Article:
Can you imagine the Apostle Paul being embarrassed?  Does the idea of this courageous and bold man of God cowering behind tender feelings seem odd to you?  He was feeling that way when he addressed the Corinthian believers in his second letter to them.

They were in pursuit of the “super-apostles” as if they were the earliest “groupies” in human history.  Whenever one of these eloquent teachers stood on his soapbox in the Agora, they would flock to hear his tantalizing words.  It was not a quiet academic pursuit, they loudly invited their acquaintances and vociferously lauded the unverified credentials of these charmers.

Consequently, Paul had to rein them in by competing on the level that he did not enjoy.  He forced himself to lay out his credentials in comparison, showing that he was not only equal to any of these charlatans but superior to them.  Instead of the Corinthians taking the initiative to defend and acclaim their apostle as the bearer of truth, he had to do it himself.

True apostleship must be accompanied by signs, wonders and miracles.  Paul had more than the minimum that demonstrated these authentic qualifications.   Furthermore, he never imposed himself on the Corinthian believers for any inconveniences, never once being a burden to them.  This ease of relationship should have not been missed by them but it was.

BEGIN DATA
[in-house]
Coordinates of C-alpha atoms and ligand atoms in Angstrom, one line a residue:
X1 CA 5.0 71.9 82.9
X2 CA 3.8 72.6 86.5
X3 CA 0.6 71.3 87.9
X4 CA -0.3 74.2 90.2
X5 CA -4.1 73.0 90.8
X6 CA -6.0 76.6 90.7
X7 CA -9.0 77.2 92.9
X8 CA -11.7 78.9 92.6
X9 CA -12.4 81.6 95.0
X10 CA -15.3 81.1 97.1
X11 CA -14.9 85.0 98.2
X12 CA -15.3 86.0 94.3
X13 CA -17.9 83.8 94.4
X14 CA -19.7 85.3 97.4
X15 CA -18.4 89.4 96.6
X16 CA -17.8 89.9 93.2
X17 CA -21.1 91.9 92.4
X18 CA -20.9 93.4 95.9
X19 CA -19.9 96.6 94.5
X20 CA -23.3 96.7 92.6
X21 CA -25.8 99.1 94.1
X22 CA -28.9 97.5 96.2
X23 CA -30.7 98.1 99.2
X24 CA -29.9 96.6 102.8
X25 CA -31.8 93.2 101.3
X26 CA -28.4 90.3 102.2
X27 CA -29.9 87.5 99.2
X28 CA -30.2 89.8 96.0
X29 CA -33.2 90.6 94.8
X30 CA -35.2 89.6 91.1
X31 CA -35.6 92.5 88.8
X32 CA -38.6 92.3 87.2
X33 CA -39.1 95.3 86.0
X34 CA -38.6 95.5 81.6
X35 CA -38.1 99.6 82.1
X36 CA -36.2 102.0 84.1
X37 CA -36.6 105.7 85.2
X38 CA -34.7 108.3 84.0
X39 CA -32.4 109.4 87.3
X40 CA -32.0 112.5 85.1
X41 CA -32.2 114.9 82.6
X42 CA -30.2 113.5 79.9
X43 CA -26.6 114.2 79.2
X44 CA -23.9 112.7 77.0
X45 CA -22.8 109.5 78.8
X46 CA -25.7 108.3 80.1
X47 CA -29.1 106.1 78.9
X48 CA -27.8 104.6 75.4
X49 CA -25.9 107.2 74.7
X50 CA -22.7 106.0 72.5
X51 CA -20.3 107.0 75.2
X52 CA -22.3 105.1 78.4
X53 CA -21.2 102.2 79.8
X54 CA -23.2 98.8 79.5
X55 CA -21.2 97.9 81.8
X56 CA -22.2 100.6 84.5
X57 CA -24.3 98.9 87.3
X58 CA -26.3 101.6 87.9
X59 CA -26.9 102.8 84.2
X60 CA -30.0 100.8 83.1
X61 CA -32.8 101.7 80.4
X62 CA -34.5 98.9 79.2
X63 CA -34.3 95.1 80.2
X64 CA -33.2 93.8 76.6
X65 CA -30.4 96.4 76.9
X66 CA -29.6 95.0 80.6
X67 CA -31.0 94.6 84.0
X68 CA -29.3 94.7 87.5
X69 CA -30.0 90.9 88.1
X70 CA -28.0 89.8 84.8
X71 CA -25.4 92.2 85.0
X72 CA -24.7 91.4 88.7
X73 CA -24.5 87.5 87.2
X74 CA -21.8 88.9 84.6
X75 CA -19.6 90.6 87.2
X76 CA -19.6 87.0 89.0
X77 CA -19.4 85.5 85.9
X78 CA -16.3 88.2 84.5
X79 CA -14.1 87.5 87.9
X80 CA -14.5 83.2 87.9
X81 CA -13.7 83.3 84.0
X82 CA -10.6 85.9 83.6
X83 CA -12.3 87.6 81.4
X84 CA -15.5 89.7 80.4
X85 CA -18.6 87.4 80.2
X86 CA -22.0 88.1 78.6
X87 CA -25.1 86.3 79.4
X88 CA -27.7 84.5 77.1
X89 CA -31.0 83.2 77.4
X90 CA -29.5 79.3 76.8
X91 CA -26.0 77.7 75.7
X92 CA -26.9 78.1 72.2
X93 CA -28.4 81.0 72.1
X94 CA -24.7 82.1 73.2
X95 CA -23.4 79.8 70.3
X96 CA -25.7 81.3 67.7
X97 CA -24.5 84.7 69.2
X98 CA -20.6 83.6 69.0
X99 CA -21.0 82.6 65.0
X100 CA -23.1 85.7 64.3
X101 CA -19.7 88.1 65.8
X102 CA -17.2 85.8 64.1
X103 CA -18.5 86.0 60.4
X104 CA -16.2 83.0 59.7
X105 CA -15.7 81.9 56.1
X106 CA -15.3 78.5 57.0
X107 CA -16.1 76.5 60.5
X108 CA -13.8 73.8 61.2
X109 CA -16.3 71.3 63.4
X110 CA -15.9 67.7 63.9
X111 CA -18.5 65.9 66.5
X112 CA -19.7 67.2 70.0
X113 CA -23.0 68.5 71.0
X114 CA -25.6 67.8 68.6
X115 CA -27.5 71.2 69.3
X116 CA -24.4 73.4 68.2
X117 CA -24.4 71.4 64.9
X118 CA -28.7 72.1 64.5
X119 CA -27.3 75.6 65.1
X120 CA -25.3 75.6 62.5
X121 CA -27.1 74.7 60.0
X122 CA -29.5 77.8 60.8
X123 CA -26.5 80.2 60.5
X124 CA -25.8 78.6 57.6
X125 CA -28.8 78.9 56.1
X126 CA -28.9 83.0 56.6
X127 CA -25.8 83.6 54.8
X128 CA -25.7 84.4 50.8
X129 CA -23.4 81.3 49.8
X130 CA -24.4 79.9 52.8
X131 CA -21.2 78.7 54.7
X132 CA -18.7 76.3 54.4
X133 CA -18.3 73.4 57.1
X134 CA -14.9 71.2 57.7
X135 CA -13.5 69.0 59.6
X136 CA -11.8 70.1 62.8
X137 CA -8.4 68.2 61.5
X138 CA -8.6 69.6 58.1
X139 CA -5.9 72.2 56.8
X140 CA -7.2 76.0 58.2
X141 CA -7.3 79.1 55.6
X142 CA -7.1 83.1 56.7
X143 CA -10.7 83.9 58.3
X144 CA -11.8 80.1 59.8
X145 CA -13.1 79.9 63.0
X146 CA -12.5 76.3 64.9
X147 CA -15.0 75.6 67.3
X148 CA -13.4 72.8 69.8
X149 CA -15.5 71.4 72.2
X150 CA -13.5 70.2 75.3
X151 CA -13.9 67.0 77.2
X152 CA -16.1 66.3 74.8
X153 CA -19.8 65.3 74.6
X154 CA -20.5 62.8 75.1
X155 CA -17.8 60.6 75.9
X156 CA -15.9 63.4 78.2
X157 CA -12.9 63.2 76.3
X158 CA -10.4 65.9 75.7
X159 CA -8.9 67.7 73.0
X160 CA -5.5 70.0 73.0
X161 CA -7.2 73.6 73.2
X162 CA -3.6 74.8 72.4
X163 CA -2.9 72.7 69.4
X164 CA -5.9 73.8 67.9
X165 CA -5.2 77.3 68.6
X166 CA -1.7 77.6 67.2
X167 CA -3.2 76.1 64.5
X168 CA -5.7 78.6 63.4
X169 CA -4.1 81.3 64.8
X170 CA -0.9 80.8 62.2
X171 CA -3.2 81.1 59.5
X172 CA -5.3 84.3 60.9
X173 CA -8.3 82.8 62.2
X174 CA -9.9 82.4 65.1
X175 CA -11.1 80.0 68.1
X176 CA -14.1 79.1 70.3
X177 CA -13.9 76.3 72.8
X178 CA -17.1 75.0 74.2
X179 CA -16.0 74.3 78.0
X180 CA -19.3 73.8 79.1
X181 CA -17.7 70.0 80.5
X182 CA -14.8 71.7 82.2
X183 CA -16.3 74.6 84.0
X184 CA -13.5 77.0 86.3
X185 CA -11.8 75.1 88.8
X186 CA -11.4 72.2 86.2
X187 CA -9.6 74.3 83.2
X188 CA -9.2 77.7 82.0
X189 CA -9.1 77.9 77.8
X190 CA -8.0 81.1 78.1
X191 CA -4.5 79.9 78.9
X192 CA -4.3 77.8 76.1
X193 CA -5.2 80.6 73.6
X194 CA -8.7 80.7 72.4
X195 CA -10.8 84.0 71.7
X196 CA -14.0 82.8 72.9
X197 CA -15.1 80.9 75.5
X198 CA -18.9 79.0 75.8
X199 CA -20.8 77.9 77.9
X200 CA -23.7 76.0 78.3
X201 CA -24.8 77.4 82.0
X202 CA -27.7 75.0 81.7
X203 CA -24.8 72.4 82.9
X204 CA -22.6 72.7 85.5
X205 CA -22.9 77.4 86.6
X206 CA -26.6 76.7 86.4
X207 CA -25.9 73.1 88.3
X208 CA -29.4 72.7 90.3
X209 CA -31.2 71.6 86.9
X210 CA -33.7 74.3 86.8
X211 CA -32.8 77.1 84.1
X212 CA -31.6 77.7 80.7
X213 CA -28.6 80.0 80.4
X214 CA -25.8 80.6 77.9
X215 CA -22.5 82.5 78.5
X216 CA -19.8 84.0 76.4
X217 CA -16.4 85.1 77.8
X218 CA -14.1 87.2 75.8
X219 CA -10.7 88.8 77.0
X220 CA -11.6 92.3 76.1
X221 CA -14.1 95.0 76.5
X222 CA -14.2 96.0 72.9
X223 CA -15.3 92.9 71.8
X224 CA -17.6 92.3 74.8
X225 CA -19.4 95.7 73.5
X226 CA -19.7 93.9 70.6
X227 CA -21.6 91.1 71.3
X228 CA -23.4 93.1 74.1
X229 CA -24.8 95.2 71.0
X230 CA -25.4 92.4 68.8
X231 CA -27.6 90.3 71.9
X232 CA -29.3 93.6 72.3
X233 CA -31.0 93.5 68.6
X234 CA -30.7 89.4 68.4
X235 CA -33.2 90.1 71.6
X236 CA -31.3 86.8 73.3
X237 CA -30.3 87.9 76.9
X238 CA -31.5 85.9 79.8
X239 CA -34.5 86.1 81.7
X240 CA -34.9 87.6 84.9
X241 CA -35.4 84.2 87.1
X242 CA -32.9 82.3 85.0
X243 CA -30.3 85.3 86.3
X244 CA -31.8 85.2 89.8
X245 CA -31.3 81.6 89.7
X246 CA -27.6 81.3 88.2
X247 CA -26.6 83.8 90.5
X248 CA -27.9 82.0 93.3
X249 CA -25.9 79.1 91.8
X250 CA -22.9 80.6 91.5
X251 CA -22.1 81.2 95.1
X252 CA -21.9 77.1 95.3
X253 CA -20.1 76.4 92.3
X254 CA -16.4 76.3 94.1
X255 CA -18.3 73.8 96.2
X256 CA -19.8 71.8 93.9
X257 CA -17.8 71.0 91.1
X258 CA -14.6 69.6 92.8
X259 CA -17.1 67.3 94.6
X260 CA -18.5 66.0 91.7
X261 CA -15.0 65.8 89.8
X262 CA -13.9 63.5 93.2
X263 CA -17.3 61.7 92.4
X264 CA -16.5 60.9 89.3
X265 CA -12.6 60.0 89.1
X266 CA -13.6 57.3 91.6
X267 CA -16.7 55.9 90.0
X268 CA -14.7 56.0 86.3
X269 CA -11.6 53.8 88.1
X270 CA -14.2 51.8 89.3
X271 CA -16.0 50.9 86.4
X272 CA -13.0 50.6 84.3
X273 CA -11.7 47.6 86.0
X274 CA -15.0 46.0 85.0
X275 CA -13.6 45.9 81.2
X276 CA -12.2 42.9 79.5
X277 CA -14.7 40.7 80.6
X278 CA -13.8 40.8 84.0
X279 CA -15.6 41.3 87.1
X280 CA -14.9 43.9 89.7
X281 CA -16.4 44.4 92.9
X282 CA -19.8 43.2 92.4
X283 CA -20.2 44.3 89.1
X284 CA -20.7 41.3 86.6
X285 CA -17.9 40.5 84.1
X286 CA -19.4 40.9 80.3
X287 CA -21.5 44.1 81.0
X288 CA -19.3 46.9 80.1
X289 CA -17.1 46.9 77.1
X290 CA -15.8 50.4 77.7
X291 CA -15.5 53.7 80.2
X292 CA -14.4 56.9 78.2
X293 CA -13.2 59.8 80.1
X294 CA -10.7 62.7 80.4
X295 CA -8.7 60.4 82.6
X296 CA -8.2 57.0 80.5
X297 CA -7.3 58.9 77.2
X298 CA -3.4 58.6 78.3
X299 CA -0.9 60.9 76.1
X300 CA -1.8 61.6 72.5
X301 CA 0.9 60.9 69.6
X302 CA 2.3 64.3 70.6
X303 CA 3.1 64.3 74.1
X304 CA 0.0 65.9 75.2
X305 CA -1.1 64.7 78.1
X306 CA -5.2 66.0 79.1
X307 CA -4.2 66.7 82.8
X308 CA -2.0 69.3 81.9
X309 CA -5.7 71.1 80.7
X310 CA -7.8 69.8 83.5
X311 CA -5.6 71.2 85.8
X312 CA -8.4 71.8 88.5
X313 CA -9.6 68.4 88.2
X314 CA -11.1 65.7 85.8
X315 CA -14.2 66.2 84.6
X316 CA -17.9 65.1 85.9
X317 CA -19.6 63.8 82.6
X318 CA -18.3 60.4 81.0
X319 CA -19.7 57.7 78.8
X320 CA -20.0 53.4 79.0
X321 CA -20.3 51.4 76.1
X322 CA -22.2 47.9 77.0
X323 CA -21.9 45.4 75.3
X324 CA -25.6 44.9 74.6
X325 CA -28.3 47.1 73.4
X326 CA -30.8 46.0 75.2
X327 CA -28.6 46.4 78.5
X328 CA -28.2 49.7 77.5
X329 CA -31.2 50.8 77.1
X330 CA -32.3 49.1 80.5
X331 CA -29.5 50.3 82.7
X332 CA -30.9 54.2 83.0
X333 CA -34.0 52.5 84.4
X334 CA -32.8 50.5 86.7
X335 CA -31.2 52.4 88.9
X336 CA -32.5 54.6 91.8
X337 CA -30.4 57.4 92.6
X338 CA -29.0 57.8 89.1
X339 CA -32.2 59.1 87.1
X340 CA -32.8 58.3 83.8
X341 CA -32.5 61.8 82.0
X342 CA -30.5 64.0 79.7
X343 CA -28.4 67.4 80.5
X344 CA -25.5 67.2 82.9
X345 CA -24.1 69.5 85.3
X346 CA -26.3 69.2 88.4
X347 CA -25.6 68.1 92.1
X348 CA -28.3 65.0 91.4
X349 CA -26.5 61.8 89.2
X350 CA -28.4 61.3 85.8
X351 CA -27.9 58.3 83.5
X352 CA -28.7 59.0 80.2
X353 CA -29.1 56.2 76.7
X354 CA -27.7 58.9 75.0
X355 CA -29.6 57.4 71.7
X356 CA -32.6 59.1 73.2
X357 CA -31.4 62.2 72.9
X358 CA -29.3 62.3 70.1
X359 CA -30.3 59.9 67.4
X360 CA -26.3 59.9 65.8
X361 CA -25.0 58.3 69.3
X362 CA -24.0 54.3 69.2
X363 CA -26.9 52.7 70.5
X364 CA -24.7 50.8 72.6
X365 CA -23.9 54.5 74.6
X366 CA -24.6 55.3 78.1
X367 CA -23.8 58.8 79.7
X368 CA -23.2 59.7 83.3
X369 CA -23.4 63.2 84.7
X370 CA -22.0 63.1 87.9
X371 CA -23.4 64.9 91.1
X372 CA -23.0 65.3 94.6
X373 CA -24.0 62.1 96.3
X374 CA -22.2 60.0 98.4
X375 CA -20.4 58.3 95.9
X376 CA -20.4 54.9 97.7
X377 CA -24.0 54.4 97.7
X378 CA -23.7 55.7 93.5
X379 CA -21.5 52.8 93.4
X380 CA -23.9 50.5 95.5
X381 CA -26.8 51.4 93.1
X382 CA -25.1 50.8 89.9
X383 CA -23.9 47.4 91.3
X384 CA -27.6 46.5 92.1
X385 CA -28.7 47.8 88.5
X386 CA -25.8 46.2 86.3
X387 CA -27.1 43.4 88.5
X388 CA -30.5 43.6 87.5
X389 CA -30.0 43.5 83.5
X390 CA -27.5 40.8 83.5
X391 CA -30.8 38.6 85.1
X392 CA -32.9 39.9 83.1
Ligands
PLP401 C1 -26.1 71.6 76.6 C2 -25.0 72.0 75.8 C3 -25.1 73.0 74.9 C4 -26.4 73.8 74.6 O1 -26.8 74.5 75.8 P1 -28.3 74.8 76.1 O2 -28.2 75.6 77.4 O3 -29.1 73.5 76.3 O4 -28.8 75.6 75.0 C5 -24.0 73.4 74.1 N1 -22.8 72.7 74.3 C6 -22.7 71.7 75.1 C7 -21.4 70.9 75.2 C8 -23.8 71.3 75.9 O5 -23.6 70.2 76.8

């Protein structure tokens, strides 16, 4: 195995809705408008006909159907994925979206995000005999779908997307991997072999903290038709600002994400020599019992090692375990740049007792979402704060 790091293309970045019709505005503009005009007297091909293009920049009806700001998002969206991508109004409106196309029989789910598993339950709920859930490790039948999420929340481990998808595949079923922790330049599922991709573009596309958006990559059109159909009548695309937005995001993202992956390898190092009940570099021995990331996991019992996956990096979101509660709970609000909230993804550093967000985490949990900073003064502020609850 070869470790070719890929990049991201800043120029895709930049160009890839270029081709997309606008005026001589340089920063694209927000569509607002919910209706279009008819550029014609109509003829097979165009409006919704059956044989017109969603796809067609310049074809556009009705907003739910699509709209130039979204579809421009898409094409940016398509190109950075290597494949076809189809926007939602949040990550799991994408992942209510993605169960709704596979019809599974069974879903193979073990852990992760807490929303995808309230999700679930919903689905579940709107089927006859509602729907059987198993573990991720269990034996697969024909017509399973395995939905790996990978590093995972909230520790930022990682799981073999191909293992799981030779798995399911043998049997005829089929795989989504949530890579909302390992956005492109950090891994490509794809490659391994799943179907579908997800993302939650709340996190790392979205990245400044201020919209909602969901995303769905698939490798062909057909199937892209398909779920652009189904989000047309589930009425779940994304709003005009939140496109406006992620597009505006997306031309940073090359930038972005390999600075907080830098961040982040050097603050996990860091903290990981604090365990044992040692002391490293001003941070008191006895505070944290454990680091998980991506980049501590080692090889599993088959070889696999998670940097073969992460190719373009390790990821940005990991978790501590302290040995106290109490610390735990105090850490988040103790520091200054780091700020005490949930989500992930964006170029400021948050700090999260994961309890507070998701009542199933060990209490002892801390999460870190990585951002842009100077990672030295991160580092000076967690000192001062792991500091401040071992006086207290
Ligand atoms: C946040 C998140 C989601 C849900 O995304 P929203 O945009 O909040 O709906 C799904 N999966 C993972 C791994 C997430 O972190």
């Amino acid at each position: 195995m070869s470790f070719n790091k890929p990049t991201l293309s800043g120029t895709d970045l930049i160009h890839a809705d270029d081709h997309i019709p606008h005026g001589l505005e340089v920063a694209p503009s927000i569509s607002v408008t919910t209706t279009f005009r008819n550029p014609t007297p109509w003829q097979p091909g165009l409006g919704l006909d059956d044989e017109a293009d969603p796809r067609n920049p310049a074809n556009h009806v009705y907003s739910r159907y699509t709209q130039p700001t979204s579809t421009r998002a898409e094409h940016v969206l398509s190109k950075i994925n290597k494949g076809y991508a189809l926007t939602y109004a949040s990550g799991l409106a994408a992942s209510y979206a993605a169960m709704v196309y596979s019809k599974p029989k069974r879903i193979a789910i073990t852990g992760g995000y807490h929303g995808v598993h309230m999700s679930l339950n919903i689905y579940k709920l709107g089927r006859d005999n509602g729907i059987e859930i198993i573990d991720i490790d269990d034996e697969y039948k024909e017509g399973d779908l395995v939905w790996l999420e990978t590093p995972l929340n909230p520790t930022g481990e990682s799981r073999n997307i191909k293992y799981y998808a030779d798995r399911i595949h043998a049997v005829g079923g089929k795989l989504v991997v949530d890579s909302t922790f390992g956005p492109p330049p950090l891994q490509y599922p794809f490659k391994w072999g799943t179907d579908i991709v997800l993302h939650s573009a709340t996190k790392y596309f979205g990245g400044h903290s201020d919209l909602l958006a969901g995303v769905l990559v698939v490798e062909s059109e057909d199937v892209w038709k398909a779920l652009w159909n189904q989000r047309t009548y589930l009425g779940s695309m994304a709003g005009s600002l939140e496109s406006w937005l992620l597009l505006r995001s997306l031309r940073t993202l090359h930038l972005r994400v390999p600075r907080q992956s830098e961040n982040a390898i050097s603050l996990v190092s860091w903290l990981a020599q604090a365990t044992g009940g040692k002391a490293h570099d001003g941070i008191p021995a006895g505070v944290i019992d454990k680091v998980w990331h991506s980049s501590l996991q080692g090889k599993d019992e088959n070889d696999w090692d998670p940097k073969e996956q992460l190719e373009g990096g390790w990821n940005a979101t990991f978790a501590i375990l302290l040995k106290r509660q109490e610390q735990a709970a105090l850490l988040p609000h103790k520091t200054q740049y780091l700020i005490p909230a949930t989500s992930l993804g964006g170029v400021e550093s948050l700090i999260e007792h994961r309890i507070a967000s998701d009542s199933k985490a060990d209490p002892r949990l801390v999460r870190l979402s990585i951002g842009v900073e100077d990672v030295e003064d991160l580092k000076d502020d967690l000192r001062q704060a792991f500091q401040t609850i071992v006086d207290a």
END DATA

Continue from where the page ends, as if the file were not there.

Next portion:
Nevertheless, the Apostle Paul was planning a third visit to this gathering of Christians in Corinth.  His purpose is not to take advantage of their resources.  He only wanted to win their hearts.

Paul loved these believers as a father loves his own children.  He wanted to take care of them not for them to take care of him.  We who share in the privilege of ministry don’t easily live with this example.  Our hardships and want in life have often left our souls longing for better compensation so that the ministry is not a distraction for us.  Yet, if we love as God wants us to love and live according to that simple principle, God will make it work out.

In Paul’s emotional plea for the Corinthians to consider their loyalties, he taught the valuable lesson.  Will those that serve God among us feel our love as we care for their needs out of our initiative?  When we find a pastor or Christian leader who gives of  himself without selfless demands on us, will we give them our favor and care?

2 corinthians 12.11-18

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